Establishing Good Credit

Establishing Good Credit

So you don’t have any credit to speak of, but you have big plans for the future.  Maybe you’re a fresh college graduate or a young person eager to buy your first new car. 

If you have never had to use credit before, first of all BRAVO!  Of course, it’s best to pay cash for the things you need so that you don’t have to worry about credit card payments, loan payments, or interest rates.

But if you’re young, the chances of you needing credit in the future are very real.  Someday you might want to buy a house.  Perhaps you’ll want to buy a new car. 

Chances are pretty good that you won’t have the cash outright to buy these high ticket items which mean you’ll need credit.  Plus, it’s always good to have a little credit since many utility companies will look at your credit to turn on your power bill, for example, without a deposit of some type.

When you’re starting fresh with no credit history at all, here are a few ways to get a good start on establishing good credit:

  1. Pay your bills on time, especially mortgage or rent payments. Apart from extreme circumstances like bankruptcy or tax liens, nothing has as big of an impact on your credit history as late payments.
  1. Establish credit early. Having clean, active charge accounts established many years ago will boost your score. If you are averse to credit, on principle, consider setting up automatic monthly payments for, say, utilities and phone on a credit card account and locking the card away where it’s not a temptation.
  1. Don’t max out available credit on credit card accounts. Lenders won’t be impressed. Instead, they are much more likely to assume that you have trouble managing your finances. Beyond one or two credit cards, it starts to get complicated.
  1. Don’t apply for too much credit in a short amount of time. Multiple requests for your credit history (not including requests by you to check your file) will reduce your score. If you are hunting around for good loan rates, assume that every time you give your Social Security number to a lender or credit card company, they will order a credit history.
  1. Be neat and consistent when filling out credit applications. This will insure that all your good deeds get recorded in a single file, as opposed to multiple files or, worse, someone else’s file. Watch out for inconsistencies in use of “Jr.” and “Sr.”

Check your credit history for errors, especially if you will soon be requesting a time-dependent loan, like a mortgage.

One great way to start establishing credit is to apply for a store credit card (Sears, JC Penney, etc.).  Once you get the card, make a few small purchases and pay them off completely.  Do this a few times over the course of a year and you’ll find yourself with some established credit with an excellent payment history.  DO NOT go overboard and buy more than what you can pay for, though.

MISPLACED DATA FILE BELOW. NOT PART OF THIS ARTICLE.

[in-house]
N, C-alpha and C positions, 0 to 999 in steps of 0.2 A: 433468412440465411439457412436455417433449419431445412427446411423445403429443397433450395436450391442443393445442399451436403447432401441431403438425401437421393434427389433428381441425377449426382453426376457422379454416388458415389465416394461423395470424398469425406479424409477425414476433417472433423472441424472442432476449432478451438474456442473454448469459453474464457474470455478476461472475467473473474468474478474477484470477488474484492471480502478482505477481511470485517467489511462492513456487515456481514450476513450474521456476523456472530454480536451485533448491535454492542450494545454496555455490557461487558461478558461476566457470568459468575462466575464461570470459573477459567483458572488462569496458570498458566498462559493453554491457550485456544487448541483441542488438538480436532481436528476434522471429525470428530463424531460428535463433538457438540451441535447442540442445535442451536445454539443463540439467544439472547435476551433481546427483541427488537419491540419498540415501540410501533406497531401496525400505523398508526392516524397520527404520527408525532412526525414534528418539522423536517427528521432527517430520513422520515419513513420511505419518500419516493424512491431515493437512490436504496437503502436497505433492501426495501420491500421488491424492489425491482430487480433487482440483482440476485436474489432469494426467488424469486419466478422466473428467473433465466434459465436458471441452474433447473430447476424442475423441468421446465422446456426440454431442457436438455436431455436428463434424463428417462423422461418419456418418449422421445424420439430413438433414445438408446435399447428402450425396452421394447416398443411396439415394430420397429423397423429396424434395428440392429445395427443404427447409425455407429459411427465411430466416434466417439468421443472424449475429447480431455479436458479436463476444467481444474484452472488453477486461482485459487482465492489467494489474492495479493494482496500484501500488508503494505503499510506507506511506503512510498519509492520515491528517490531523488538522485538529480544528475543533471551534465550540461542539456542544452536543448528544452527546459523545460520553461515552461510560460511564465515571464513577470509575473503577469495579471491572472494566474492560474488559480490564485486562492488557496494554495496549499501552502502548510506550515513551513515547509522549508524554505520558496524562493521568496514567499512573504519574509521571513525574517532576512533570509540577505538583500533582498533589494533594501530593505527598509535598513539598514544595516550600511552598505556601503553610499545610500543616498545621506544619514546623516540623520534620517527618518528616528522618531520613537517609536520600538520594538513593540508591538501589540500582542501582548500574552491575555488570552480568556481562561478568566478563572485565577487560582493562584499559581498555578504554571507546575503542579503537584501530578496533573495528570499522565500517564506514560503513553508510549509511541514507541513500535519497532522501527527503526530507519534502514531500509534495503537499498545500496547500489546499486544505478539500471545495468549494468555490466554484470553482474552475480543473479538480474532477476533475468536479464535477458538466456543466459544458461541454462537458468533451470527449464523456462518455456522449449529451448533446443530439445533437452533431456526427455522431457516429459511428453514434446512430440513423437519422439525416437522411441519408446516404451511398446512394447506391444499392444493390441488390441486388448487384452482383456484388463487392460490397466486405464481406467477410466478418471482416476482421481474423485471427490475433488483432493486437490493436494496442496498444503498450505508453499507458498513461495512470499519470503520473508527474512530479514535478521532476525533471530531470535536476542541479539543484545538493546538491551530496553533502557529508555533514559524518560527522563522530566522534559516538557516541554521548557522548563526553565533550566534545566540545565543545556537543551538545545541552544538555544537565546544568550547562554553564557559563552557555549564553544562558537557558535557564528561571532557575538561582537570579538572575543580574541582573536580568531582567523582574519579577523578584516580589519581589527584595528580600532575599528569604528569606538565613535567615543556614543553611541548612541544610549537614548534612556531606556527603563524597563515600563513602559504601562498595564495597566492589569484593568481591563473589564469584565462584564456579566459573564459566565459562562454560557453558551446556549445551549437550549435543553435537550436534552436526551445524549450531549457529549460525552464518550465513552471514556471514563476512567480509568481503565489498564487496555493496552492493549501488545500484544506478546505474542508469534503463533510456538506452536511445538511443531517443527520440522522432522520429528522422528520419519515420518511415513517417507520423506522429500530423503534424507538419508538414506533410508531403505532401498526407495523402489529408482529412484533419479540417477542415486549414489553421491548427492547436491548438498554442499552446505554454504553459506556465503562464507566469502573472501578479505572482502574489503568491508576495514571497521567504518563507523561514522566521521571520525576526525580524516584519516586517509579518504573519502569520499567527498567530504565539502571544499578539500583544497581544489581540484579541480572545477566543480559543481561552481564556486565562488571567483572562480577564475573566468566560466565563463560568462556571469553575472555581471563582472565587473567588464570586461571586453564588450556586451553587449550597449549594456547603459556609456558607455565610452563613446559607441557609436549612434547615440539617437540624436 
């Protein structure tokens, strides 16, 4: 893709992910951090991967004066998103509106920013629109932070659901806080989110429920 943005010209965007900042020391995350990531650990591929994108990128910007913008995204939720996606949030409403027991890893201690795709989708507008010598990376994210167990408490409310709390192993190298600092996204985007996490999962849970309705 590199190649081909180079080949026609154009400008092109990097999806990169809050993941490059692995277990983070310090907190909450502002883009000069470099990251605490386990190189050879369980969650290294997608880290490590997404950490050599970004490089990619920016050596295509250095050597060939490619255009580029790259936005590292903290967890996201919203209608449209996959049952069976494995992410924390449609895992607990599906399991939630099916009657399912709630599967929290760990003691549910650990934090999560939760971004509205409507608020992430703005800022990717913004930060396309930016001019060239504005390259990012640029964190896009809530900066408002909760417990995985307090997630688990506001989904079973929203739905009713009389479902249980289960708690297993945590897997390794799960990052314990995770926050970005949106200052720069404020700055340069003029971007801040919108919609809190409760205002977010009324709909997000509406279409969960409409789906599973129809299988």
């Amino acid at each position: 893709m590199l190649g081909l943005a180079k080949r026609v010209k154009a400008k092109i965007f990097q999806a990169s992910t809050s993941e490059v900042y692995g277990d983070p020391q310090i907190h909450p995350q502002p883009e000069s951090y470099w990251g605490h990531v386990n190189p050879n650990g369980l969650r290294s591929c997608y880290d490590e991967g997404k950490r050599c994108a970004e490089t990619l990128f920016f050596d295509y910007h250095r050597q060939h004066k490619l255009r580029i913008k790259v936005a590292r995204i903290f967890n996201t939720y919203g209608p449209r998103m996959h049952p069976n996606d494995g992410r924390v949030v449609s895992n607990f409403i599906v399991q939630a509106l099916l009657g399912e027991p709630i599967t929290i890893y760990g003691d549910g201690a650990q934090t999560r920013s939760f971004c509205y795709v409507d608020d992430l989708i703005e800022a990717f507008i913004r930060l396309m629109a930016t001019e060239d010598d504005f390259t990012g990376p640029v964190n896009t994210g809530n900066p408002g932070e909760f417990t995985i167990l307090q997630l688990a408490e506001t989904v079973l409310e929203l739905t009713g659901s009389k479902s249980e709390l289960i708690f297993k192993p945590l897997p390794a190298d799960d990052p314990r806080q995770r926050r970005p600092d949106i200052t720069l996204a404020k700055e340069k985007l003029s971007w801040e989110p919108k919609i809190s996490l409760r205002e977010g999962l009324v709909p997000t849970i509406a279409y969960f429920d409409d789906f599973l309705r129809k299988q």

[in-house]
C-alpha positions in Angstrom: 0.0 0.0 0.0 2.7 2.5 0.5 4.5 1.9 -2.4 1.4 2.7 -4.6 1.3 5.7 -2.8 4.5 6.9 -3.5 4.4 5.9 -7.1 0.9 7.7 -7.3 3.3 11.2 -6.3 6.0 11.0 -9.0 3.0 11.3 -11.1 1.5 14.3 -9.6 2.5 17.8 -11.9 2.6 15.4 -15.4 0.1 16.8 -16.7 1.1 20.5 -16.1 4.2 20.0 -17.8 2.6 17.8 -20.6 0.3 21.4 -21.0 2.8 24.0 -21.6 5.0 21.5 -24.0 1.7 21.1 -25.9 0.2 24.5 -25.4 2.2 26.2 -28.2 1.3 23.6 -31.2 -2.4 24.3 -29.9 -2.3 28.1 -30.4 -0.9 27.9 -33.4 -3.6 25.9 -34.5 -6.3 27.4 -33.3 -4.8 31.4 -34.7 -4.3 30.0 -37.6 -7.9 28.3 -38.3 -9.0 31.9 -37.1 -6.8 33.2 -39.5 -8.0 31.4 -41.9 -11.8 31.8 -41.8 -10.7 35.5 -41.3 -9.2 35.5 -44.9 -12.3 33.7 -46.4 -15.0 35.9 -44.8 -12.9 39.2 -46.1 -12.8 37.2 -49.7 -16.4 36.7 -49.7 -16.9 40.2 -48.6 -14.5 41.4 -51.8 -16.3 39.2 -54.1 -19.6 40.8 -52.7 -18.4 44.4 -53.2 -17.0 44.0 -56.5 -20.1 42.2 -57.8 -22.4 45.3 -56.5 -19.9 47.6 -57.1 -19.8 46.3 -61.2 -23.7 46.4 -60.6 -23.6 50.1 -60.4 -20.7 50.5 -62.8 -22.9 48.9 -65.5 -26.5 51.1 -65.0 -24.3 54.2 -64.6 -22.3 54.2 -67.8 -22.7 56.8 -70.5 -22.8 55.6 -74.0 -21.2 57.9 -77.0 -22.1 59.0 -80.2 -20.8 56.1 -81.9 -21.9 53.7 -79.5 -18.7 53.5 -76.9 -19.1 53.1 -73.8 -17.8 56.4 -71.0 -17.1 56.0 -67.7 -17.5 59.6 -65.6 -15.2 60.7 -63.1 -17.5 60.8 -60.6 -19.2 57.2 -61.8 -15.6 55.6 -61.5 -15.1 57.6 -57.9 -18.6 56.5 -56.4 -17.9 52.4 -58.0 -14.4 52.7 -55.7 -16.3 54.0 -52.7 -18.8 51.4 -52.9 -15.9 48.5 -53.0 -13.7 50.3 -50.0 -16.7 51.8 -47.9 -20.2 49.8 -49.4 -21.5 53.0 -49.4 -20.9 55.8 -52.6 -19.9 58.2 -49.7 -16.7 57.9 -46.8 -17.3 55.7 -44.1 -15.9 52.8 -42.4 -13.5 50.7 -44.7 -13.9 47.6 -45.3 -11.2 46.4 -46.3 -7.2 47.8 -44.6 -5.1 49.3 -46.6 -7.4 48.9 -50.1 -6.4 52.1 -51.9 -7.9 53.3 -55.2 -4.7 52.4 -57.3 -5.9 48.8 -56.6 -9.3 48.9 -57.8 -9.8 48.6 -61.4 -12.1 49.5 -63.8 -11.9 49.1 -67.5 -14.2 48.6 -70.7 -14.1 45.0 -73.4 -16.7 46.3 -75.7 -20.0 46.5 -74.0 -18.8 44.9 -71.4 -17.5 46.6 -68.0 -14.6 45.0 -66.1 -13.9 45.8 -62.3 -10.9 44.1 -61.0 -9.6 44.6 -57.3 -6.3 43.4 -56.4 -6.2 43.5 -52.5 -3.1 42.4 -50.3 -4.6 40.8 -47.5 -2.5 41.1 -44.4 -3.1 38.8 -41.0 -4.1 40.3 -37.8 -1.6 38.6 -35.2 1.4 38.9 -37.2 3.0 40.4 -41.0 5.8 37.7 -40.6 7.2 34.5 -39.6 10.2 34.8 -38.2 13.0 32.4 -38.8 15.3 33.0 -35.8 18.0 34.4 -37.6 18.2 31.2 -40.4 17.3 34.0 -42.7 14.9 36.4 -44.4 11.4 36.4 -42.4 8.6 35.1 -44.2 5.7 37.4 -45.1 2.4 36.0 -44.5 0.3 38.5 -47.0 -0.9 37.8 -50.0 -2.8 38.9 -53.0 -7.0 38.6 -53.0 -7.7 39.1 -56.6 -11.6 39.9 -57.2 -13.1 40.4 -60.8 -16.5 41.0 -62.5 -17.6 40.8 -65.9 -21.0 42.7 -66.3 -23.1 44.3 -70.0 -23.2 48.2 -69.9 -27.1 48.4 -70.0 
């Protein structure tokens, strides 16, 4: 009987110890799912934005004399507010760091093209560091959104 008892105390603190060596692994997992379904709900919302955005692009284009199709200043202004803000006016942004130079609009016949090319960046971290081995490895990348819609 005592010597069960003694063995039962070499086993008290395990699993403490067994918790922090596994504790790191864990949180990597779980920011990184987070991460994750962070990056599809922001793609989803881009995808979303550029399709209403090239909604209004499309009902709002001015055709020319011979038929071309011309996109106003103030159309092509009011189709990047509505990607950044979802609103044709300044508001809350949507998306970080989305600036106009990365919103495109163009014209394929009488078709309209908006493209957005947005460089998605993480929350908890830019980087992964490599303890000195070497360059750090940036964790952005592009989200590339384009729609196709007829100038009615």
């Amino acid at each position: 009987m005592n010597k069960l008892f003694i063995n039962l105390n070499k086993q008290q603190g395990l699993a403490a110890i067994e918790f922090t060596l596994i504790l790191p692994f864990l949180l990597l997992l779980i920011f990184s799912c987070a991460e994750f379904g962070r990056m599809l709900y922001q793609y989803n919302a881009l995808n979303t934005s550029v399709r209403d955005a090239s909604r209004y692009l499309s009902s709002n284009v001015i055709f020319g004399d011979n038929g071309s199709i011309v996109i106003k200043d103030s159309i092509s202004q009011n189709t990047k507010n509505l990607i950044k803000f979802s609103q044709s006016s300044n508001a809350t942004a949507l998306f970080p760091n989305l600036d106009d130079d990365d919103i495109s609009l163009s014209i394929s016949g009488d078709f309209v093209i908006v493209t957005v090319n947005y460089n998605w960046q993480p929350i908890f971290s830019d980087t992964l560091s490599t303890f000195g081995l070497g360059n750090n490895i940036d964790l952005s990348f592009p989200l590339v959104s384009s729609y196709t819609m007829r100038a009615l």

You can also apply for a secured credit card.  These cards ask that you place a certain amount of money in your account for which you will receive a charge card.  Then you can make purchases up to the amount of money that is in your account.  Credit reporting agencies treat these cards just like regular credit cards and look to them as a responsible way for you to establish a good credit history.

You will have to have a checking account to establish credit.  This lends to your credibility with lenders and shows that you are able to manage your money effectively.

When applying for a credit card of any type, be sure to ask if they report to any of the credit reporting agencies.  As we’ve said before, they are not required to do so, and if they don’t, having one of these cards or loans won’t do you a lick of good even if you do make your payments on time.

You can also establish credit by making a purchase or applying for a loan with a co-signer.  A co-signer is a person with good credit history who is basically telling the lending company that they will be responsible for making sure you make your payments on time.  Often a co-signer is a relative such as a parent.  This can be a risky proposition for them, so know that they are putting their own credit history on the line just to help you out, so don’t let them down.

When applying for a loan, such as a car loan, it can also be helpful if you have a large down payment to make thus lessening the amount of money you have to borrow.  This shows the lending company that you have the ability to save and they are more likely to take a chance on you based on this factor alone.

So let’s do a quick review on how to establish a good credit history: 

  • Apply for a store or gas credit card and make a few charges
  • Ask a loved one to co-sign on a loan
  • Find a respected secured credit card company
  • Open a checking account
  • Don’t apply for too many credit cards in too short of a time
  • Check your credit report for any errors
  • Go slowly
  • Don’t overspend
  • Make sure your lender reports to at least one of the credit reporting agencies

Of course, the last one is the most important in establishing credit.  If you don’t make your payments on time, it won’t make a hill of beans worth of difference what you are trying to do.  This is what makes your credit history worthwhile – making on time payments and showing you are responsible with your credit and your creditors.

So, what if you’ve already had credit, but you’ve made some mistakes over the years finding yourself with bad credit?  Is all hope lost?  The good news is – NO!